Tuesday, January 29, 2013

In retrospect...

Yesterday's post about The G Word created great conversation here on Blogger, over at my Facebook account, and on a mailing list that I read/post to when I find time.  I loved hearing the personal stories -- many of which started with "when I was in school..."  It got me thinking about when I was in school because I was also one of those bored kids where most everything came pretty easily.  I think, in some ways, I was lucky, though, as I was a product of the late 80s where teachers weren't tied to their standardized tests and had some leeway.

I can think of three teachers who had a significant impact on me.  First and foremost, Mr. Ellenberger who took over the music program my Freshman year.  He pushed me out of my shell and started me on the path to where I am today.  That path has had many twists and turns over the years, but if it had not been for Mr. E., I wouldn't be teaching music today.  I have so many happy memories of choir and the competitions that I couldn't even begin to write them down.  My only regret is the pain-in-the-ass that I was to him during those four years.  I'm grateful he put up with my shenanigans and mentored me anyways.

Second, Miss Donlin.  I had her for A/P English and Humanities.  She ran her classes at a college level.  Humanities was the best class for a gifted kid who wanted to learn about everything.  We studied literature, art, architecture, religion, and history.  I've probably forgotten most of what I learned in that class, but at the time, I could not get enough of it.  Miss Donlin kept me busy -- and not in the busy-work kind of way - my Senior year.

My third influence was Mr. Fisher, but not for the same reasons as Mr. E and Miss Donlin.  Mr Fisher taught Trig.  Because of some scheduling error sometime in Middle School, I didn't get on the right math track that would give me Calculus my Senior year.  It's just as well as Mr. Fisher also taught that class.  He was a nice enough man, but, at least for me, he might as well have been teaching the class in Russian because I had No Clue what was going on.  So I taught myself Trig.  I used my textbook and my mom had a friend who would help me out on occasion.  I passed the class with flying colors, but those grades did not come easily to me.   This class taught me to work for it but it also gave me the idea that I wasn't good at math -- an idea that both of my parents perpetuated.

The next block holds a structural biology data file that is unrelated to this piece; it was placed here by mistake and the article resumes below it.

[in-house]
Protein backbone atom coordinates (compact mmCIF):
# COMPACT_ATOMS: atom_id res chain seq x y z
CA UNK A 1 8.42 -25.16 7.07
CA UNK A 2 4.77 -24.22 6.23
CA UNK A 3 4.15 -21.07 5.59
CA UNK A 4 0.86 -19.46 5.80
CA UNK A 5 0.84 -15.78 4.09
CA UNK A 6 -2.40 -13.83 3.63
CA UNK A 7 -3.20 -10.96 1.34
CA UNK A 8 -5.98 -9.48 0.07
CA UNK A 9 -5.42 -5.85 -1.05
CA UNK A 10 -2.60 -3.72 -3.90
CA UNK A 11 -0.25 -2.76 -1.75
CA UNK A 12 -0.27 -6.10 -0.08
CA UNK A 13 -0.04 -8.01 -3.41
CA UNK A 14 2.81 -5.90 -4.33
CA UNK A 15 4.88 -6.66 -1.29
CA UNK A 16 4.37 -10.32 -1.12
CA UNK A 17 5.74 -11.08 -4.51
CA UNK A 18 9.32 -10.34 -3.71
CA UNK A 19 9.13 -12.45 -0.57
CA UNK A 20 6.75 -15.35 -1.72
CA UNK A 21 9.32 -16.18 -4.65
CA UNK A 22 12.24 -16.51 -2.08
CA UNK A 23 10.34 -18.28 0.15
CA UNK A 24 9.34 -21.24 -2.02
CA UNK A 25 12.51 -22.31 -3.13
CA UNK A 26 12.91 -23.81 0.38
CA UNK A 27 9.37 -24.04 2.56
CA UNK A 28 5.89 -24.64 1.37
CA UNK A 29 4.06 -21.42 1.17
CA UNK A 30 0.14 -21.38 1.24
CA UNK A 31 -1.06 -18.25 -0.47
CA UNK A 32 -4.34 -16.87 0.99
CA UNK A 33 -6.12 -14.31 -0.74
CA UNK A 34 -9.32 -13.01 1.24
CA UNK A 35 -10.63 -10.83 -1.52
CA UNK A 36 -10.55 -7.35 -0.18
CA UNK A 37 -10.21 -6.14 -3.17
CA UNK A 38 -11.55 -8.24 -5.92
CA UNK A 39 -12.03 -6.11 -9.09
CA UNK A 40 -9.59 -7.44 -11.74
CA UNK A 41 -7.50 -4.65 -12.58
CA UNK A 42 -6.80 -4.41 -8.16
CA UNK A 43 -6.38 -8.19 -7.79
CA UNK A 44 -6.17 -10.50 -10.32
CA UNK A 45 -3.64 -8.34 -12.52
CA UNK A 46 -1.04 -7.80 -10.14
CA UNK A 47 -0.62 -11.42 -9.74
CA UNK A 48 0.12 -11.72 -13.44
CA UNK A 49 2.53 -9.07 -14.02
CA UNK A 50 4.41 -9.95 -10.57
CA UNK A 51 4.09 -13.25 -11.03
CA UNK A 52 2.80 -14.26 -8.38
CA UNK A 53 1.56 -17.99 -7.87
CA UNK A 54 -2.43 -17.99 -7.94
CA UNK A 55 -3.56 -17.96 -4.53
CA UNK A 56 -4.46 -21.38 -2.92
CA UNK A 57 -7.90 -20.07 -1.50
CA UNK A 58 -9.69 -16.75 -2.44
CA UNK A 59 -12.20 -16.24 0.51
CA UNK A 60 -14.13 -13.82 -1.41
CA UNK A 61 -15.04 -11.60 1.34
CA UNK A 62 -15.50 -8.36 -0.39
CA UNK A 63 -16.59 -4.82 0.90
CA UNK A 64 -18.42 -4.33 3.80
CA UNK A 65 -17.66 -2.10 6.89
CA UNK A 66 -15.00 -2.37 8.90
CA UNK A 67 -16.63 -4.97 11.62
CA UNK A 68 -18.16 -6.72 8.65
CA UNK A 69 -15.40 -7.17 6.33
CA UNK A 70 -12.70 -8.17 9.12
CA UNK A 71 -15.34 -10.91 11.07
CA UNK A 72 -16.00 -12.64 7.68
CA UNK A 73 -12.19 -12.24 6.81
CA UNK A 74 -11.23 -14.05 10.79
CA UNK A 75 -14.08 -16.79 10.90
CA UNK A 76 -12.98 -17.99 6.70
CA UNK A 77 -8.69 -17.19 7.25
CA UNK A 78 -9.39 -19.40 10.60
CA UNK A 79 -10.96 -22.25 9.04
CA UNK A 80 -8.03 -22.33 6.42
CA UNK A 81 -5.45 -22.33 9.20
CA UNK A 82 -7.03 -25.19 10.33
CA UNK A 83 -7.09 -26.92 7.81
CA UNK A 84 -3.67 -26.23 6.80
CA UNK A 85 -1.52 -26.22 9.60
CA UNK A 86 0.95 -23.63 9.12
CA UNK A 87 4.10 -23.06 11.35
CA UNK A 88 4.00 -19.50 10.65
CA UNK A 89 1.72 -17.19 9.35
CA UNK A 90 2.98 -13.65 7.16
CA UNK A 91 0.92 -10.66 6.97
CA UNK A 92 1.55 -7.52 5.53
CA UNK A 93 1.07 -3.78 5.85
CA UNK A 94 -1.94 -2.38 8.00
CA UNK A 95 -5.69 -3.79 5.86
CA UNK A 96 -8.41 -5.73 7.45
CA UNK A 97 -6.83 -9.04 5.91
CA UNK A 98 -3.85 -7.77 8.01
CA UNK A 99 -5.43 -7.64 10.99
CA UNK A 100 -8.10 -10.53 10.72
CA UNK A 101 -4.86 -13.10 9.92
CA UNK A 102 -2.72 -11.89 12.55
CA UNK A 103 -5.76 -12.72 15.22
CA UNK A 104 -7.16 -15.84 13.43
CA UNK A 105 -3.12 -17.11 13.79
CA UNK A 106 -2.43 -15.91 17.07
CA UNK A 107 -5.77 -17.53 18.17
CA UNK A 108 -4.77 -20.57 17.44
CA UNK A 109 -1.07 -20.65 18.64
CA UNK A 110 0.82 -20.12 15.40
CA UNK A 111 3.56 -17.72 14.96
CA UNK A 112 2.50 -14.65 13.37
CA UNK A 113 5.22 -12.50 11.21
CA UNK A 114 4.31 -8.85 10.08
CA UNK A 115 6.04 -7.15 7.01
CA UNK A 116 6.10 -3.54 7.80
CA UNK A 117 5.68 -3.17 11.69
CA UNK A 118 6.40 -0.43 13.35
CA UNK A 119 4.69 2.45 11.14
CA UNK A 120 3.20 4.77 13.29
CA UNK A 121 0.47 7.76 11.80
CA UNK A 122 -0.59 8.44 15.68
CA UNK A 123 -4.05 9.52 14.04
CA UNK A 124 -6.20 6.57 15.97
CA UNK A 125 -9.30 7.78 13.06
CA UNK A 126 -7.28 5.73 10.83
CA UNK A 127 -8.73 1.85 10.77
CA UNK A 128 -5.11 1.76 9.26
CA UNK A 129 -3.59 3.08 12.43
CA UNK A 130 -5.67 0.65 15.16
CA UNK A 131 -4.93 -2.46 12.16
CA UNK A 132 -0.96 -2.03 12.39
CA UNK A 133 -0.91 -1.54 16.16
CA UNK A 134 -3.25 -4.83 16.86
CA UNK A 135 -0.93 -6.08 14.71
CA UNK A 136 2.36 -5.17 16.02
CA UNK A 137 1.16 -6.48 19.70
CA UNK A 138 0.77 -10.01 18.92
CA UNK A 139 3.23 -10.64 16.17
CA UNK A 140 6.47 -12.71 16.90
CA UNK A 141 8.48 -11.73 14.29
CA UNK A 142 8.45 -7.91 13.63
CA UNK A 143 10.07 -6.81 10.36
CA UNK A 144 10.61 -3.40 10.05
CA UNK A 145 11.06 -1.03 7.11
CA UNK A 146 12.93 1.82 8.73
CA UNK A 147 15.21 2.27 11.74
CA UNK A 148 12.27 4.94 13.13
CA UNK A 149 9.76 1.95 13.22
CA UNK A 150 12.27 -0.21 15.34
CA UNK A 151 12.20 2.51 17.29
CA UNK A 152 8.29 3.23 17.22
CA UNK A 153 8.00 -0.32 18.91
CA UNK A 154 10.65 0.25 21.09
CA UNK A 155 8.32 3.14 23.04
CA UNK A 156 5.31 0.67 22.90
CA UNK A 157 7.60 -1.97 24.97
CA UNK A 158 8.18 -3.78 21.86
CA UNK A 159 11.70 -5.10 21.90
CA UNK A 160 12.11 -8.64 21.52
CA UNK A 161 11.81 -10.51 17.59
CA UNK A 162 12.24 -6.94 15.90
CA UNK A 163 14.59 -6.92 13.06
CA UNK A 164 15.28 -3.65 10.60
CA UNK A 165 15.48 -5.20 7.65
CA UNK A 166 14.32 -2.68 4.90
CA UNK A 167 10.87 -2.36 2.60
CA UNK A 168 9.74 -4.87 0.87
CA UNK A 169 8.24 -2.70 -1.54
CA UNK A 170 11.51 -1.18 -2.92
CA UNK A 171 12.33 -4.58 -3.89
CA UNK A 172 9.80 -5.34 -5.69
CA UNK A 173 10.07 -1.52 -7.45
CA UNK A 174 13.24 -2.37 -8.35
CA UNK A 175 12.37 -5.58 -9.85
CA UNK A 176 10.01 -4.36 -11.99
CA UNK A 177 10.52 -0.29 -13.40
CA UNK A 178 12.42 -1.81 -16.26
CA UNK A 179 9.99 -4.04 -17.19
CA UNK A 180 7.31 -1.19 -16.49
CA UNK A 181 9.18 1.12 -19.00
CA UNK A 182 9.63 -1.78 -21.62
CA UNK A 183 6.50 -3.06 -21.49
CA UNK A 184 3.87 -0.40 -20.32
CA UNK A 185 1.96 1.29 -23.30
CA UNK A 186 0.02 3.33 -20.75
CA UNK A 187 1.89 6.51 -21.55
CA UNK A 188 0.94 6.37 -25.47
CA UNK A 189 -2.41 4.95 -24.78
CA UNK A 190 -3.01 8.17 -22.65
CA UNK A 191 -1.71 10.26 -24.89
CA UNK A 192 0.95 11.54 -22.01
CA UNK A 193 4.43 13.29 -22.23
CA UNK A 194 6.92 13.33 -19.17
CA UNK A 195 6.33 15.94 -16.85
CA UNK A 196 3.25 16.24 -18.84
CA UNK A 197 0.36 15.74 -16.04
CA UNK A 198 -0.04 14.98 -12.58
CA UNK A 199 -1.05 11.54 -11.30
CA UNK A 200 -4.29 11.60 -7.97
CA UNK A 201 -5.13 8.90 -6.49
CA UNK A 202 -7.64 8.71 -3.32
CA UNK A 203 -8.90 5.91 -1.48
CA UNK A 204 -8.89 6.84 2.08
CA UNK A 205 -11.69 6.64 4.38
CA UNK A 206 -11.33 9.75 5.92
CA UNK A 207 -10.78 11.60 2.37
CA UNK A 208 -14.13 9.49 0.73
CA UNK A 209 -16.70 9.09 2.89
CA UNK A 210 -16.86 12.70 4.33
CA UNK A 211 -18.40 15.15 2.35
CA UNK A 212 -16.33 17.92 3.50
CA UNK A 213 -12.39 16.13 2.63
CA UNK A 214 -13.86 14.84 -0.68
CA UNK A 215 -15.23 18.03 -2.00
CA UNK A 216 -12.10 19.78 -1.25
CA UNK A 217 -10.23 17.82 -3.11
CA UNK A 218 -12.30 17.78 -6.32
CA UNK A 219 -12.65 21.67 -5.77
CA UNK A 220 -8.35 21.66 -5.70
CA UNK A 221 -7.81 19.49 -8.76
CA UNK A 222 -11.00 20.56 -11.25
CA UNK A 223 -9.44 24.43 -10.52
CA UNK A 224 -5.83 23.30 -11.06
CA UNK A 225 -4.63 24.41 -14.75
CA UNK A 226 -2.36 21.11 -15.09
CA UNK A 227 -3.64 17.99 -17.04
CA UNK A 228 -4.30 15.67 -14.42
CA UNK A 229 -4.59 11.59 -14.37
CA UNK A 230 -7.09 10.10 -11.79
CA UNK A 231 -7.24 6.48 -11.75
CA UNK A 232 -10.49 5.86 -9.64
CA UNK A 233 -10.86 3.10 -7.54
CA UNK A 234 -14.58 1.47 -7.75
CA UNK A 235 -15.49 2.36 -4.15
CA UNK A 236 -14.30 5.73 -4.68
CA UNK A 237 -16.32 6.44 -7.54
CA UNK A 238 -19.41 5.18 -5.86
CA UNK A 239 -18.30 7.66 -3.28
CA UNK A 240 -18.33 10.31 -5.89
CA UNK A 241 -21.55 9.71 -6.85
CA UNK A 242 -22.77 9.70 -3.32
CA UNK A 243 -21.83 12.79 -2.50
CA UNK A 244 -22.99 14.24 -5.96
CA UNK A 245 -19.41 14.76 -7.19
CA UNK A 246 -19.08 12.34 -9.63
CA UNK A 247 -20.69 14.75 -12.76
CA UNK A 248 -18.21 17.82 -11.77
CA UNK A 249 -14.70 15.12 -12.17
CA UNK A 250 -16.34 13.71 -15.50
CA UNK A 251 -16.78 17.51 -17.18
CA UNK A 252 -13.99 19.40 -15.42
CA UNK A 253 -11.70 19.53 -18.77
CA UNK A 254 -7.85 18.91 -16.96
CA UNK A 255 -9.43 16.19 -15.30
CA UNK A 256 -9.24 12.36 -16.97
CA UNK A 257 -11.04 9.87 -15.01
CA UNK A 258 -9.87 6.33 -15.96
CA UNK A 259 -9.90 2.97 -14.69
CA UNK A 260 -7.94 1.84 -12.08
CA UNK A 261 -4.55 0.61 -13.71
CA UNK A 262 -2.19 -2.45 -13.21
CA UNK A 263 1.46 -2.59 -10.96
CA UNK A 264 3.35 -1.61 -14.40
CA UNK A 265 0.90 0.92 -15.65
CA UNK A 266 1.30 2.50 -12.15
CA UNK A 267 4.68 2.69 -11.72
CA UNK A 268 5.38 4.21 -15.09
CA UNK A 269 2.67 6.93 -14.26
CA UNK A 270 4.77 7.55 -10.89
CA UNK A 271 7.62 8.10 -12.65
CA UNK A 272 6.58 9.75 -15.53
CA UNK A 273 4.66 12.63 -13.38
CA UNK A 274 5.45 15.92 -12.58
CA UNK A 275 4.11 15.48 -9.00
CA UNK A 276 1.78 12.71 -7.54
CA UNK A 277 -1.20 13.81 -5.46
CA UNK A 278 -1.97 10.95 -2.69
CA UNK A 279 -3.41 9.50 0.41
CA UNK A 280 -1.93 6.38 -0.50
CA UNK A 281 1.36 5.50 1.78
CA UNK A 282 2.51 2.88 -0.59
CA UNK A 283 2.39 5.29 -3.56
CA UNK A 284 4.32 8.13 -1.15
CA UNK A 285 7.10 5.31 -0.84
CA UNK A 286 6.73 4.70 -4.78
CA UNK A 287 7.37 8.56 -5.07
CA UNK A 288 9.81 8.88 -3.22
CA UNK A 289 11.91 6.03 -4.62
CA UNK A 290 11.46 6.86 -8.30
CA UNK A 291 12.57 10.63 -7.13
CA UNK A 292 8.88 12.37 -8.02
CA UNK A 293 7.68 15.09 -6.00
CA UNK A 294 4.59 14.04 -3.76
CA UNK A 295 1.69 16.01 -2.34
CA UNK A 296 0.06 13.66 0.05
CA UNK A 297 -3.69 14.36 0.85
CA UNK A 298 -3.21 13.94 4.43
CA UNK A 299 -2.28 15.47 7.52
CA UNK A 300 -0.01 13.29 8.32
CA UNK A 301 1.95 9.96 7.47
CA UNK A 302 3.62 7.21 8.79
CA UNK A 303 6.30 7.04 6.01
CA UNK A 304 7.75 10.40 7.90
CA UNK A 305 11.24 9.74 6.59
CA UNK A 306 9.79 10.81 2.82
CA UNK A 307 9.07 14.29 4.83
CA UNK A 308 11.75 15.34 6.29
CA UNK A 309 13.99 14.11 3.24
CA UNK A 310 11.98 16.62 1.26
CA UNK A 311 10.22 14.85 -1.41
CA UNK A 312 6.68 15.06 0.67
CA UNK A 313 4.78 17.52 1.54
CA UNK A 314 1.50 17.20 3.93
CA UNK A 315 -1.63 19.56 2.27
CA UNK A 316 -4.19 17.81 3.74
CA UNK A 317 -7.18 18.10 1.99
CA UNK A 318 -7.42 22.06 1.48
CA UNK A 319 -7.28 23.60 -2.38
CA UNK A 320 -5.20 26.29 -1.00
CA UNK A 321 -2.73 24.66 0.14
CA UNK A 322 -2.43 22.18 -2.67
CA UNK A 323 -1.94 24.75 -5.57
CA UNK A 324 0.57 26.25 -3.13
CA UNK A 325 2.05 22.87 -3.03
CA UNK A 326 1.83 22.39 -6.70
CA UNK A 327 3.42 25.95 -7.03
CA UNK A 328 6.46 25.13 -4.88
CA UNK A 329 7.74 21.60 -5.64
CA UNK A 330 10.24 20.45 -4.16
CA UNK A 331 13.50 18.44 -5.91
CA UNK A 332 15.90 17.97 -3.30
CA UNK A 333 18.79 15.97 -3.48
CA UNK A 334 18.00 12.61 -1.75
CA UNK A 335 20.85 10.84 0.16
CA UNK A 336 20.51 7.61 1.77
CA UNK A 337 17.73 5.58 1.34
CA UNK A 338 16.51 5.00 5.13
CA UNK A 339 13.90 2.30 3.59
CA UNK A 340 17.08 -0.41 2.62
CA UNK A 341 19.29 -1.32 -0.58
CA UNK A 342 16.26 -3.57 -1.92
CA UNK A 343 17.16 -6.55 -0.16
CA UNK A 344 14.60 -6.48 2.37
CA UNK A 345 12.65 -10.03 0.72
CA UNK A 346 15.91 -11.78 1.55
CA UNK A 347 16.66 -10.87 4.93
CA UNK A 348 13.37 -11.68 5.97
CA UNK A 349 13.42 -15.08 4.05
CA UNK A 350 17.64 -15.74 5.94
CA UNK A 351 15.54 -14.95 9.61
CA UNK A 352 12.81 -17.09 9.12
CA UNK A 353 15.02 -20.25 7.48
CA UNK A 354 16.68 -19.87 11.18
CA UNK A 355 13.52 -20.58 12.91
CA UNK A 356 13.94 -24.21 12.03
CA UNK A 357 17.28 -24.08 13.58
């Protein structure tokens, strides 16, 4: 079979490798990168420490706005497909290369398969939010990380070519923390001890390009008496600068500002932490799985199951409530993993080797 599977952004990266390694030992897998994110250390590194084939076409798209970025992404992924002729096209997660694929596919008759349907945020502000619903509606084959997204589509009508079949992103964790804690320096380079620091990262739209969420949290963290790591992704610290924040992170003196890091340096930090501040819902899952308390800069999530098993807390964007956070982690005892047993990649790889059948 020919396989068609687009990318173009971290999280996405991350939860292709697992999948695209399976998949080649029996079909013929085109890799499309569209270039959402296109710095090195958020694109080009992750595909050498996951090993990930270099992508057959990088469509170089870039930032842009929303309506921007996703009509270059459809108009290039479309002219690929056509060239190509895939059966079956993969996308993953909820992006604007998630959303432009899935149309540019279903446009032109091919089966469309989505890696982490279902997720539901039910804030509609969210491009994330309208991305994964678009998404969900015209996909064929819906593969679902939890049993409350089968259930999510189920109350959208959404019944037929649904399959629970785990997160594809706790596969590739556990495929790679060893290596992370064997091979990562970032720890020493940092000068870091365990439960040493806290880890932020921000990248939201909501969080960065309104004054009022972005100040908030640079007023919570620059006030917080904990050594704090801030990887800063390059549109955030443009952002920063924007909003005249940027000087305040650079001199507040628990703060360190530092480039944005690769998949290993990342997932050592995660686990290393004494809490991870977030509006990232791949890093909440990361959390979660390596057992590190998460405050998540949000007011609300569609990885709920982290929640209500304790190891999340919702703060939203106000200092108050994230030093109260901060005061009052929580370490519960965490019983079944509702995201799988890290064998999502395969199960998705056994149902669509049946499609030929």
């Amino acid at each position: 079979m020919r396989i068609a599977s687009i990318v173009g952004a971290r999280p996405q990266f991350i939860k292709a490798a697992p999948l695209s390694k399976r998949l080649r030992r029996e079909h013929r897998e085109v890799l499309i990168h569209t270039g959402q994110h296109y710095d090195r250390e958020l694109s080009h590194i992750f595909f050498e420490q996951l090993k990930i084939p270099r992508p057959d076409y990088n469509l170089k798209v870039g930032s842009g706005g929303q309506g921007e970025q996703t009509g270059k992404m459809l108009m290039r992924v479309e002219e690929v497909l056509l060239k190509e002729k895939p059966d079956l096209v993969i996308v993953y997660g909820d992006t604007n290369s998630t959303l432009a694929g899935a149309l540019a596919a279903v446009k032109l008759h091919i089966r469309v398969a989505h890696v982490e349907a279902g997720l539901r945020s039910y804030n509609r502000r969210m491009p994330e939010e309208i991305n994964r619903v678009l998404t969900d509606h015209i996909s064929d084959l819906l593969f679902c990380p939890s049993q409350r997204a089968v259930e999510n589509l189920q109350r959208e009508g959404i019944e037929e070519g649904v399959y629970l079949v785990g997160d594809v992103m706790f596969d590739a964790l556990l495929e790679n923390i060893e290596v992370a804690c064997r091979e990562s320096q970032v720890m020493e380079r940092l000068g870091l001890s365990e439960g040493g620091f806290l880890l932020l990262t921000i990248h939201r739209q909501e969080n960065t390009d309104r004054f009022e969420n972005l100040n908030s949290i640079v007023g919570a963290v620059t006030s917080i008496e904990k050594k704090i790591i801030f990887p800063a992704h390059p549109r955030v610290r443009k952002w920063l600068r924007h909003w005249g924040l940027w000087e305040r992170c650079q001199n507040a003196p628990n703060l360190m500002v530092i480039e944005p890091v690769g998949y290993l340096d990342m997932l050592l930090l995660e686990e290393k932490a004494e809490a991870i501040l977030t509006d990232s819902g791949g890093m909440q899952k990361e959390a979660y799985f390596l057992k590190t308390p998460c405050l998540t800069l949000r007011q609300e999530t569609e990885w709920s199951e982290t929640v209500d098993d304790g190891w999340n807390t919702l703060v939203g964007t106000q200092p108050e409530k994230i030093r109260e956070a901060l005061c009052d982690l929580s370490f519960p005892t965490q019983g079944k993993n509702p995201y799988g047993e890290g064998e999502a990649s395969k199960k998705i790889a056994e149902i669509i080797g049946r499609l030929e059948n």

I still struggled when I made it to college.  Suddenly everything was a challenge -- nothing came easily.  At the same time, I really wasn't sure what I wanted to do because everything sounded interesting, but not interesting enough to hold my attention.  I also was fighting against the aforementioned issues with math.  So I worked as hard as I could force myself, got mediocre grades, and fell in with the theater crowd.  (By then, I should have figured out that perhaps switching to a music/theater school might be in order, but I stuck with WPI.)

I never really thought about my schooling, my struggles, why I react to certain things like I do, etc, until The Peanut came along.  Learning about her taught me so much about myself.

Monday, January 28, 2013

The G Word

I saw a link to this article go by in my Facebook Feed earlier this evening.  It is an argument about why the word "gifted" should be retired.  The argument is basically we should stop coddling the gifted kids -- if they show a talent in some area, let them explore it, but bear in mind, anyone can master anything if they show perseverance and a willingness to put those mythical 10,000 hours into learning regardless of whether or not they have natural talent or not.  (As a voice teacher, I can tell you that this is not possible.  I can most likely teach you to sing better than you did when you started with me, but to truly master the art, you've got to have something kind of special to start with).  It says a lot of other stuff, too, but one thing becomes painfully clear as you read this:  The author is an IT-professional and a former dentist.  Not a teacher.  And (I'm willing to bet) not a parent of gifted kid.

Why are gifted kids treated like entitled brats in society?  What makes them any different from a kid who's a really great athlete?  The athletic kid gets special training outside of gym class and she gets featured on her team.  What makes a gifted kid different from the kid where reading doesn't come easily?  That kid gets a special classes, a tutor or even an IEP to help get him up to speed.  And yet, when gifted kids need enrichment or acceleration, it's a fight for those services or classes.  School administrators believe that if the kid's smart, he or she can figure out their own path.  (Note that I am not picking on the teachers here as I believe the majority of the teachers in the system want to do right by all of their students.  Often times, they're hamstrung by their administration, the standardized testing, and/or lack of funding.  But this is a rant for a different blog post).

What makes this all very difficult to understand is that every gifted kid is unique.  I don't mean this in the sense that every kid is special in some way because they all are.  I have seen figures that say the top 5% intellectually are more diverse than the bottom 95% put together.  Gifted kids have emotional needs and sensitivities that go beyond what most average kids experience.  They often have learning disabilities that go undetected because they can compensate for them.  Some gifted kids aren't academic geniuses - they're musicians, artists, or...wait for it...athletes.  Even the academic geniuses have strengths and weaknesses -- there are mathy kids who don't like reading.  There are kids who are reading several grades above their level who couldn't be bothered with learning their basic addition facts.  And so on.